Are You Letting Fear Hold You Back?

This week, you will likely see some spooky ghosts and goblins on your doorstep. However, Halloween isn’t the only time we encounter things that scare us. Some of our fears follow us year round and try to both interfere with our time management, and inhibit us from accomplishing our goals. Unfortunately, it will take more than some free candy to make these scary things go away.

We strive to have excellent time management skills to efficiently work toward our goals. Sometimes, even though we know the steps we need to take in order to reach our target, we let our fears get in the way.  Be careful not to let these three fears stop you from reaching your goals.

1. Fear of The Unknown

Even though we may be dreaming of change, the fact of the matter is, it can be a terrifying concept. The unknown is scary. Sometimes it’s easier to put off taking concrete steps toward a goal simply because the status quo is so familiar. Don’t let yourself fall into this trap. If you need help taking that first step into the unknown, look around. You probably aren’t the first one to venture down that path.

2. Fear of Failure

Failure is not enjoyable and in an effort to protect ourselves from that horrible feeling, we sometimes avoid trying at all. If we never try, we won’t succeed, but we also don’t run the risk of failing! This avoidance isn’t something we’re always completely aware of. A common method of failure avoidance is to busy ourselves with so many other things that we can tell ourselves we “don’t have time” to accomplish what we know is really important. Remember: we make time for what’s important to us. Failure, while painful to our ego, doesn’t have to be a dead end, but is rather a necessary pit stop on the way to success.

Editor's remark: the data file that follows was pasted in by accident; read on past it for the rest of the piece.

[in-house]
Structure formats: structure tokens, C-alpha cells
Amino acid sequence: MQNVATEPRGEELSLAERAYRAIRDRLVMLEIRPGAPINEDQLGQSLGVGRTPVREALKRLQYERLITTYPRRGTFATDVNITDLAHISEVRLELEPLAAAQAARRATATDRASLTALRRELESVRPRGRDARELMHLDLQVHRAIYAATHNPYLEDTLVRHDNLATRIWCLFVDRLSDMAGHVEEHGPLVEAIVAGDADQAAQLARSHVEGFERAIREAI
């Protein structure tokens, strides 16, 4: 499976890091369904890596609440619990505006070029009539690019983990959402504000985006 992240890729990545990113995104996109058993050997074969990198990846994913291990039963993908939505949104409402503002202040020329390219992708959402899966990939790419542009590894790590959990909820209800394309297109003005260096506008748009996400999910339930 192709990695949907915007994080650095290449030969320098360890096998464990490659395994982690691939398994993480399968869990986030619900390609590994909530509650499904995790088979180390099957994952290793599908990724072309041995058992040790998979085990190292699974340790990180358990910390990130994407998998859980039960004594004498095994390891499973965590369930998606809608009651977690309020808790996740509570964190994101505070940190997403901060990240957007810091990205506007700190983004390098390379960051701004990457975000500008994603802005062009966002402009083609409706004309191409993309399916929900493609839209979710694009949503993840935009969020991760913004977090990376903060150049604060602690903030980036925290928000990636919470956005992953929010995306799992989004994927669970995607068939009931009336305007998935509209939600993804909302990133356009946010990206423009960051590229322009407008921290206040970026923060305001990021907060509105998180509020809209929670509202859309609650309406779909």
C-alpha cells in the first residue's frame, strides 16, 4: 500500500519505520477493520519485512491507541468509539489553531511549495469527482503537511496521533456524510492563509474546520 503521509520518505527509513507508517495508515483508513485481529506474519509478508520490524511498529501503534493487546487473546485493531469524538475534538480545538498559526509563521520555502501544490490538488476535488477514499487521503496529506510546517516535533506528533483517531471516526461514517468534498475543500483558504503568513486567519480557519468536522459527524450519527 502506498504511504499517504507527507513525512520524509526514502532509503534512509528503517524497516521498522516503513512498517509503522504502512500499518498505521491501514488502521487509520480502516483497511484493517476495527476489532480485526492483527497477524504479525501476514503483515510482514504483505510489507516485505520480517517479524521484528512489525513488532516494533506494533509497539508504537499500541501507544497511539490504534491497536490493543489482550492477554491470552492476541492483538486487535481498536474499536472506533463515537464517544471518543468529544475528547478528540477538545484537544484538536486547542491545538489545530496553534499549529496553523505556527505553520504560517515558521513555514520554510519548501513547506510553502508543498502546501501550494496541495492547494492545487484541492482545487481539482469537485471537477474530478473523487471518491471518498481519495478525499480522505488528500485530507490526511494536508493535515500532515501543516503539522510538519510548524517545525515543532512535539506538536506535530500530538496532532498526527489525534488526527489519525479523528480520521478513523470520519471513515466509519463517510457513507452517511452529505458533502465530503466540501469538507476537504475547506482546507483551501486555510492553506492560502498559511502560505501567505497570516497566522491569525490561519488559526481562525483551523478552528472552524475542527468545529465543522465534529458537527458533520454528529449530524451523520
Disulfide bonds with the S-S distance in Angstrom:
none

3. Fear of Disappointing Others

Many of us let other people dictate the way we spend our time. We do things not necessarily because we want to do them, but because we think it’s what others expect of us and we don’t want to let them down. Here is the thing: other people don’t care nearly as much as you think they do. People who are close to you just want you to be happy, and people who aren’t close to you are too busy worrying about how everyone else is perceiving them, that they don’t have time to judge how you’re spending your time. You need to devote your time and energy to tasks that support your own goals, not the goals of others.

Connect with The Time Diet and receive weekly blog and event updates

Photo Credit: FreeDigitalPhotos.net

Time Management? That’s Debatable

“That’s ridiculous” “You don’t know what you’re talking about” “That’s just not true.”

These could be statements from one of the recent Presidential debates, but you might also recognize them from the internal time management debate we have in our heads all the time. When we don’t want to do something, our responsible side says we need to do it anyway, and our inner procrastinator says to do it later. Consider the following when you’re trapped in a time management debate.

 1.  You Never Regret Productivity

Think about it like this, when we convince ourselves to tackle something now instead of putting it off, we rarely ever say, “Gosh, I really wish I hadn’t done that.” However, when we choose to procrastinate, we rarely say, “That was a wonderful decision.” Use this experience to your advantage.

2.  Imagine the Worst Case Scenario

Rather than think of the benefits of getting work done early, sometimes it’s more effective to think of the problems that come from procrastinating. Think of what the worst possible scenario could be if you put off your work. If that scenario sounds unappealing to you, start the task now to avoid it.

3. Find a Productivity Coach

It’s usually pretty easy to find people in our lives who will encourage and enable us to procrastinate, however, it’s important to find that one friend or colleague who instead tells you to snap to your senses and just start your work. Think of this friend as your “Productivity Coach” who you can call when you are in need of some help in your time management debate. Sometimes just hearing another person weigh in can give your productive side enough of a boost to be victorious.